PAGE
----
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What makes a good company? Employee interest representation in European company law: reflections and legal provisions (ETUI-REHS Report 94)

Bedrac report

Involvement of workers’ representatives is crucial for sound corporate governance, promising both improved economic performance and fulfilment of the Lisbon strategy. This report presents an overview of European company law and its relationship to European law on employee involvement. Thanks to Janja Bedrac’s compilation, trade unionists will find it easier to orient themselves and to identify legal reference points in this relevant and decisive debate.

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Our contact details

A list of our contact details.

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Trade Unions

A fifth of employees (18%) are union members in the Netherlands, and the proportion has been gradually falling in recent years. There are two main confederations, the FNV – the larger of the two – and the CNV, initially divided on ideological/confessional lines, although now with good relations. The other main union grouping has recently split and with the FNV also undertaking a radical restructuring, unions are facing significant organisational changes. note2

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General framework for informing and consulting employees (Directive 2002/14/EC)

The objective of Directive 2002/14 is to establish a general framework for informing and consulting employees in the European Community. In contrast to the EWC and SE Directives, this legislation lays down minimum standards at national level. It is the first in which the EU has extended to every member state the obligation to provide a procedure for effective, ongoing and regular information and consultation for workers on recent and probable developments in the undertaking’s activities, financial and economic situation, the evolution of employment and in particular of decisions that might lead to major changes in the organisation of labour.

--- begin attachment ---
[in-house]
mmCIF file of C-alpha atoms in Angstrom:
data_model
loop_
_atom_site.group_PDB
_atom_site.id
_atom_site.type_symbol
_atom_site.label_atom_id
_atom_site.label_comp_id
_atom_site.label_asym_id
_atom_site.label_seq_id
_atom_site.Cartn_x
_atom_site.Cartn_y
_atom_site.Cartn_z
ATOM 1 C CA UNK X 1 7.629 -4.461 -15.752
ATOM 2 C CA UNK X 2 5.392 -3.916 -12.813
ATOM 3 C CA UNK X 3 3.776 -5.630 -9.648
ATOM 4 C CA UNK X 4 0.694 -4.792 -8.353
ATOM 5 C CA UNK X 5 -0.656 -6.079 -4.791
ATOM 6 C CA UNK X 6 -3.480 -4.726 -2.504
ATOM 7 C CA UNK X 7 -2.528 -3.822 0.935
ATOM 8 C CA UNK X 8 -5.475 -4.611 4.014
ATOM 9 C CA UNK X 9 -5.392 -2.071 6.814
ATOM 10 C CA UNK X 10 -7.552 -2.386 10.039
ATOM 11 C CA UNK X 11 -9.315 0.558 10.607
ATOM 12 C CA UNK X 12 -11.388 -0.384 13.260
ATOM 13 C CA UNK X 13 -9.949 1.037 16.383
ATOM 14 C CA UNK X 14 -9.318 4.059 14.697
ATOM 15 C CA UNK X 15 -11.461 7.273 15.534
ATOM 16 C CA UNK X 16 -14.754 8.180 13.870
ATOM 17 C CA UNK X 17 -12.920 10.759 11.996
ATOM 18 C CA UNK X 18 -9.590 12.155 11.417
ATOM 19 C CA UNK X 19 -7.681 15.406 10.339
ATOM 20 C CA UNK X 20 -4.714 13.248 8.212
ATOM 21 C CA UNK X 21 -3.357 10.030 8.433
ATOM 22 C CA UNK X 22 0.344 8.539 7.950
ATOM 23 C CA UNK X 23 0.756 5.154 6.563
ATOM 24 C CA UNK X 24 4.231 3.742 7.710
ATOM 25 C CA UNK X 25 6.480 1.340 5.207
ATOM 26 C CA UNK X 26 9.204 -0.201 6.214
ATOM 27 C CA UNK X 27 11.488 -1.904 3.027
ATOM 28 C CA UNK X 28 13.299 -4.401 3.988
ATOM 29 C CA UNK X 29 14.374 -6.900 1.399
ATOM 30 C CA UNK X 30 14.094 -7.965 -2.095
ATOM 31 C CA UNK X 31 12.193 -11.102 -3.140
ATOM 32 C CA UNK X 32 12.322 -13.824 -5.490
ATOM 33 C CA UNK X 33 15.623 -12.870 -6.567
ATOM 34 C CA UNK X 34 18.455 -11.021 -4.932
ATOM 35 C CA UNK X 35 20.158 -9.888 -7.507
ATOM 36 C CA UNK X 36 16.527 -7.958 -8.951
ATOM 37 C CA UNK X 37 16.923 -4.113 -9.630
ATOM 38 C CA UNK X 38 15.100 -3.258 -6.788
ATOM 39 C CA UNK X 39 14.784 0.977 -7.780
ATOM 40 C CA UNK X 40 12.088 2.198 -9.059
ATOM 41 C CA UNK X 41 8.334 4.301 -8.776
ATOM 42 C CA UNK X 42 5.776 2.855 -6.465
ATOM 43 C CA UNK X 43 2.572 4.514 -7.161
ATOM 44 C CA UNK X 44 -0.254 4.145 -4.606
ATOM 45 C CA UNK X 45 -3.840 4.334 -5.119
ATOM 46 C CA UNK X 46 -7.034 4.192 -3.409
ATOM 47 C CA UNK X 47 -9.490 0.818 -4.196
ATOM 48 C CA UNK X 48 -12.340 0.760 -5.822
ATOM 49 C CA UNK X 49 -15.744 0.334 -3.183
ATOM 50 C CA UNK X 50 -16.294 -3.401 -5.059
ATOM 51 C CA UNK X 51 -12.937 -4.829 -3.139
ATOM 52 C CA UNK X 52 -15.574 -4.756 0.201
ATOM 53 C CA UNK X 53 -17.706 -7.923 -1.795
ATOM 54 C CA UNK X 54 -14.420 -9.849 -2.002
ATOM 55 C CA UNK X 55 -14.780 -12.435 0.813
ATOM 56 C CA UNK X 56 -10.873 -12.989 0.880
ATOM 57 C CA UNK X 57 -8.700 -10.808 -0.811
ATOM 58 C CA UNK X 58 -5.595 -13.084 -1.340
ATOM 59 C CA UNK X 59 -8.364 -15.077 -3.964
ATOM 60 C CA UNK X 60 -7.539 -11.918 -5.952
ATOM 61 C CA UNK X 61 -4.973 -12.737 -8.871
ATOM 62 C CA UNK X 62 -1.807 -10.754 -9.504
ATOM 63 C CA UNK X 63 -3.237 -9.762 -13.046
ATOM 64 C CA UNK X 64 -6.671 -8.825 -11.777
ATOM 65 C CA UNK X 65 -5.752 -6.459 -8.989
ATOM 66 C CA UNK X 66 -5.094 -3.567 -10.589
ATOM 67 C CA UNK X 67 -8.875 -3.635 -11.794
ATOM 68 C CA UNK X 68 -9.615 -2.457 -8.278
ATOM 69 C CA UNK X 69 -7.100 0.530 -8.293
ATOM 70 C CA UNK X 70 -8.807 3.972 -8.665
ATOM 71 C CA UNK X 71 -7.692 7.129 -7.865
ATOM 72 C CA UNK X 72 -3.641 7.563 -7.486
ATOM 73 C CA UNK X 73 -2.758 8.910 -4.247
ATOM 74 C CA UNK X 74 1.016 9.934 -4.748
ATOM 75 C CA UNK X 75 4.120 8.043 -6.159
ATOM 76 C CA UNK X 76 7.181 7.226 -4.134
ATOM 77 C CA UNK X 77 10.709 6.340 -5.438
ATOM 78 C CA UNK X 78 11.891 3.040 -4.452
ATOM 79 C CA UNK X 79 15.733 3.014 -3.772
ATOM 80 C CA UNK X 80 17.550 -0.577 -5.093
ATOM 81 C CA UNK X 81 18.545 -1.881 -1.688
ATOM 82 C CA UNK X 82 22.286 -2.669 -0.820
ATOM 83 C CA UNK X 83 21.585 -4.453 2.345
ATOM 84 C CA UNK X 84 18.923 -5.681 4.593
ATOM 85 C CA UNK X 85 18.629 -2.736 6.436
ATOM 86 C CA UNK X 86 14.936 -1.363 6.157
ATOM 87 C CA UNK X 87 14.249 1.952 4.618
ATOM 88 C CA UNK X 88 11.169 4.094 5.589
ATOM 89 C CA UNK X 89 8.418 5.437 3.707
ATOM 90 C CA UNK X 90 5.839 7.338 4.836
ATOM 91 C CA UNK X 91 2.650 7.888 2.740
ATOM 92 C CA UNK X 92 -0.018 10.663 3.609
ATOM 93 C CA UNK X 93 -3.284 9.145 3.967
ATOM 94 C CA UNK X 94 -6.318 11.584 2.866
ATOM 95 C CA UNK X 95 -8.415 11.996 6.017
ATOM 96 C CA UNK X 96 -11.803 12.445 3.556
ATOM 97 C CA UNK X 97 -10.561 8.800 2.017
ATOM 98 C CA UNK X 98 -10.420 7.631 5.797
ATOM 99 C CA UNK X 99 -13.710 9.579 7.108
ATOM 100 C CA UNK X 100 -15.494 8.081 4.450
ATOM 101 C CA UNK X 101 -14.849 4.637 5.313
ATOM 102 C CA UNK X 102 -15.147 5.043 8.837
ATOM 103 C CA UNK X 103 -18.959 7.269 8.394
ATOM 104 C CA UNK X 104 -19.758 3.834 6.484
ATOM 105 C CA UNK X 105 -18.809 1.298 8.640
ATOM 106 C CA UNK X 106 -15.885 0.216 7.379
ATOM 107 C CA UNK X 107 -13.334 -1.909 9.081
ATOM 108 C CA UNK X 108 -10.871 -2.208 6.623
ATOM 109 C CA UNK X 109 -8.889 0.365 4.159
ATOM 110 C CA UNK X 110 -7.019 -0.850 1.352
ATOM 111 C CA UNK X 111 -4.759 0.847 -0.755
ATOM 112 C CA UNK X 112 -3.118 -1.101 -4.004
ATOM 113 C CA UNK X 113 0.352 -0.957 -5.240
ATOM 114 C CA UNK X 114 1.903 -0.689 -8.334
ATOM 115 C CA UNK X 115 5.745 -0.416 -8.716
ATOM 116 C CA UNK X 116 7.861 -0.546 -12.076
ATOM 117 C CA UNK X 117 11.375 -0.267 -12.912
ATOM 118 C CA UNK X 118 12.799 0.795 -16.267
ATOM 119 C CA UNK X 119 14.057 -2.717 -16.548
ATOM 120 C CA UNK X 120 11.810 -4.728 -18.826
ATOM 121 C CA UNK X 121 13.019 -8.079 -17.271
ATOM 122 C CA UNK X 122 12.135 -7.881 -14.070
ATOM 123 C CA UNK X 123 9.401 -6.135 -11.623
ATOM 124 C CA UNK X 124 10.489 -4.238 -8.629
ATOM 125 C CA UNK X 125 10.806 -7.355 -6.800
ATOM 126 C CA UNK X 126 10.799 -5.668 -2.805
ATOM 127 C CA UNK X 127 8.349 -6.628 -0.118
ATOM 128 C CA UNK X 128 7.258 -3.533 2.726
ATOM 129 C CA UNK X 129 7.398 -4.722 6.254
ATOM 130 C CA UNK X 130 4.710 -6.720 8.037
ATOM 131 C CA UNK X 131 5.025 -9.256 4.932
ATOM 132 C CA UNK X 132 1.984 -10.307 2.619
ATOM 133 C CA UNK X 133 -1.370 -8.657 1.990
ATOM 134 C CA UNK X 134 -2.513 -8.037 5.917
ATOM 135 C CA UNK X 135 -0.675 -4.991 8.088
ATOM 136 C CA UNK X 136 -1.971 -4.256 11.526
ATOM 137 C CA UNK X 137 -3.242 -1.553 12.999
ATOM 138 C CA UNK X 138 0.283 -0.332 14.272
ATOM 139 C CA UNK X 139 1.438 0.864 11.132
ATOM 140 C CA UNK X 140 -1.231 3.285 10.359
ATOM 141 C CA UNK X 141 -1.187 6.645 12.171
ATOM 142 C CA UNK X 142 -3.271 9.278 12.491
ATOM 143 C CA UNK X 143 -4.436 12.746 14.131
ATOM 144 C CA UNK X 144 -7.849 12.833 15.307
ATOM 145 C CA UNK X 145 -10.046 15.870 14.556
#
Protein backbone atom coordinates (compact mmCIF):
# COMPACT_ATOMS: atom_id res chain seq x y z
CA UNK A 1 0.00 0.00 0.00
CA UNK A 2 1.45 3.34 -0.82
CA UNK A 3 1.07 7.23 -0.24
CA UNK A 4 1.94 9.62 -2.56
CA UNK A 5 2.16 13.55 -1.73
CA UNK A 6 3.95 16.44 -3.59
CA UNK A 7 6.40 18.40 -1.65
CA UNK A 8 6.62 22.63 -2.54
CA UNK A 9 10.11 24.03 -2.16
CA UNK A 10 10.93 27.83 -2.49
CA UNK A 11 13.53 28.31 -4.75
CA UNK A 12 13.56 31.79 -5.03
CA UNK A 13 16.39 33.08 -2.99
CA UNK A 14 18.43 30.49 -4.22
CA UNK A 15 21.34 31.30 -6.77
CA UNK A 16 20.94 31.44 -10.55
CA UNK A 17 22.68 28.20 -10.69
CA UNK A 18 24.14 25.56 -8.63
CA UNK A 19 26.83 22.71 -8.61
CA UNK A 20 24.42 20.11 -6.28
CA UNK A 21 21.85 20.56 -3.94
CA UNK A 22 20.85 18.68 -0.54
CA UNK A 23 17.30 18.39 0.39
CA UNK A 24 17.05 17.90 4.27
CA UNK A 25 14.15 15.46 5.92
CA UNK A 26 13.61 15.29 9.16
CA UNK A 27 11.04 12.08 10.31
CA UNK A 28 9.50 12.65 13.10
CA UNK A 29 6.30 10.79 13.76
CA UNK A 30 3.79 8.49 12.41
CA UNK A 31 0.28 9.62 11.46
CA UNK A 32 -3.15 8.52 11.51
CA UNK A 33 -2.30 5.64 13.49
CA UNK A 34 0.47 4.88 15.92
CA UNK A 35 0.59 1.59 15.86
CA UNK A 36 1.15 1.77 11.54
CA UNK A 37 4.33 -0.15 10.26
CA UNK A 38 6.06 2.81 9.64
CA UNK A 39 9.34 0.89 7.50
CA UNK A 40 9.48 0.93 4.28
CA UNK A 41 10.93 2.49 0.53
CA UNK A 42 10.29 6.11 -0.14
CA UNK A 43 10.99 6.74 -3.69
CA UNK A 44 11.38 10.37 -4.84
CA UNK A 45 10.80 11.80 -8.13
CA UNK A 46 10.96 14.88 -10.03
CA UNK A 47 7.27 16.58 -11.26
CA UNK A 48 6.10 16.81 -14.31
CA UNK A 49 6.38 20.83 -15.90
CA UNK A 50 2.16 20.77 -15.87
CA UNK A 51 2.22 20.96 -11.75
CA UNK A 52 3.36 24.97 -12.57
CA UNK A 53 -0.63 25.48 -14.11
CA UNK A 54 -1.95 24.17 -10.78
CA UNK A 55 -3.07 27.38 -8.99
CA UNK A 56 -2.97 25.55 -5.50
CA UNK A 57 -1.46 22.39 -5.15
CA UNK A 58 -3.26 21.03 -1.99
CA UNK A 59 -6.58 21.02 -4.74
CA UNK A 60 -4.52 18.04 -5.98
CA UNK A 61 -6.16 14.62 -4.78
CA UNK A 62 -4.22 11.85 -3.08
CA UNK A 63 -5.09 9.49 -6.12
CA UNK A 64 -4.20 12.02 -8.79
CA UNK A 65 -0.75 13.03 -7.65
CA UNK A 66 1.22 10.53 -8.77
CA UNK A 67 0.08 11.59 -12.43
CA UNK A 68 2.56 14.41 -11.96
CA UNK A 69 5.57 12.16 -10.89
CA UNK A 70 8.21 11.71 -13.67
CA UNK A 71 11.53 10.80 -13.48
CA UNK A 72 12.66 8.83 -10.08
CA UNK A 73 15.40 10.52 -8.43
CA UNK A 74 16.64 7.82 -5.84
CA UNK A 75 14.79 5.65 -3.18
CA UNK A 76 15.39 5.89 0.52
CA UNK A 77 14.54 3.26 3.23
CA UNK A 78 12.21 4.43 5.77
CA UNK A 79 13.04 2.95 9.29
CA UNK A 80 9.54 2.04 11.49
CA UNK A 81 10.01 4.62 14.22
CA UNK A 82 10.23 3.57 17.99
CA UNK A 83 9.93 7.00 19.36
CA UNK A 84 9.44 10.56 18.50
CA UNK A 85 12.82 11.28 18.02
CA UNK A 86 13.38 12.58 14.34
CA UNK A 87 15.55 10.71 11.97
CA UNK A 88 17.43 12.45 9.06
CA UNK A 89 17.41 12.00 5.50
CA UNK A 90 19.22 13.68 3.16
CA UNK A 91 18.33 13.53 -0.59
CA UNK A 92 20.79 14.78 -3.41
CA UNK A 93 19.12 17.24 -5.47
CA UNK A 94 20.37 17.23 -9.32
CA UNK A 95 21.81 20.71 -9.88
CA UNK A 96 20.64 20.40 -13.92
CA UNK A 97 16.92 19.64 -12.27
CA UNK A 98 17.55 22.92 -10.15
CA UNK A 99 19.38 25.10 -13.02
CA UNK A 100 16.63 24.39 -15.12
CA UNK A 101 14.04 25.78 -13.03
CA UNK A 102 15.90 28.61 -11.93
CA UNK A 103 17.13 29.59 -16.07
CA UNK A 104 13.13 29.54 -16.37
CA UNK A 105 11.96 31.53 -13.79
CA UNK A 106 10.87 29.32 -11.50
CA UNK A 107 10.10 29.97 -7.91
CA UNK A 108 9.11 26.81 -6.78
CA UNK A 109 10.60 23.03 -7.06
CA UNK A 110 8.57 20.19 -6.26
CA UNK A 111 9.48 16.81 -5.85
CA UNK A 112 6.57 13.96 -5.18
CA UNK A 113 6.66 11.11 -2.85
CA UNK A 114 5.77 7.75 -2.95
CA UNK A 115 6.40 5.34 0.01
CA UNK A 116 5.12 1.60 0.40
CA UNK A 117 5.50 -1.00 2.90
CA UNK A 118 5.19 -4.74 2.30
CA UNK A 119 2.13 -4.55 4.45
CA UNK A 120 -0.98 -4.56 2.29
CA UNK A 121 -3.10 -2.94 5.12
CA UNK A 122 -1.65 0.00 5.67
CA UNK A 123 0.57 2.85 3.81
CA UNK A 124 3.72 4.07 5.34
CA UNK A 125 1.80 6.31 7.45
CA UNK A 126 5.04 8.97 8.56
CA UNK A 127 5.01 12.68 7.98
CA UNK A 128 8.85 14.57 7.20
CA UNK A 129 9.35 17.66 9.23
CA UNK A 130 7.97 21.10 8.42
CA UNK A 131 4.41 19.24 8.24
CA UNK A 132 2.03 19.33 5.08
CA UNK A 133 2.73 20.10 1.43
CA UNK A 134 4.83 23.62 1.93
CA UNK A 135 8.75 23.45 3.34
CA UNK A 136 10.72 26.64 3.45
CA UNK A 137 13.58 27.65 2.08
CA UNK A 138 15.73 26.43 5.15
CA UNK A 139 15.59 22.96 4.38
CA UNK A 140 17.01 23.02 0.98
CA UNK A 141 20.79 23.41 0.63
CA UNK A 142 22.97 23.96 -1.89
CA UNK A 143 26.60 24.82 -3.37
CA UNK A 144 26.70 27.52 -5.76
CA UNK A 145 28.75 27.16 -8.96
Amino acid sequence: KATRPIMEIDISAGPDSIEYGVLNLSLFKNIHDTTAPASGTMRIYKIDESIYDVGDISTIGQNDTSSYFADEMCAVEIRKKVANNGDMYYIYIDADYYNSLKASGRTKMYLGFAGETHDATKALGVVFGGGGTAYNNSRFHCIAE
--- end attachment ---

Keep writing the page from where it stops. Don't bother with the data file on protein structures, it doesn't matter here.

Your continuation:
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Background: "The SCE – The small sister of the SE"

The European Cooperative Society (SCE) constitutes another step in the completion of the EU’s internal market. It aims to reduce existing cross-border obstacles and to make it easier for companies to operate across European borders, thereby enhancing their competitiveness. In this sense, the SCE complements the legislation on European Companies (SE) which has enabled companies to set up as a European public limited company. The SCE fills the gap regarding the transnational activities of cooperatives. As in the case of the SE, the SCE legislation consists of a Regulation on the Statute for an SCE and an accompanying Directive on worker involvement. The Regulation came into force from 18 August 2006, by which date the member states also had to transpose the SCE directive into national law.

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Workplace Representation

Employee representation at the workplace is essentially through works councils elected by all employees. They should be set up in all workplaces with at least 50 employees and more than three-quarters of workplaces of this size have them. (There are other arrangements for smaller workplaces.) Works councils are not directly union bodies, although union members often play a key role.

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Who pays the costs of the special negotiating body (SNB) and the representative body (RB)?

How long do negotiations on employee involvement take?

What can be the result of the negotiations?

What is the content of an agreement under Article 4 Dir?

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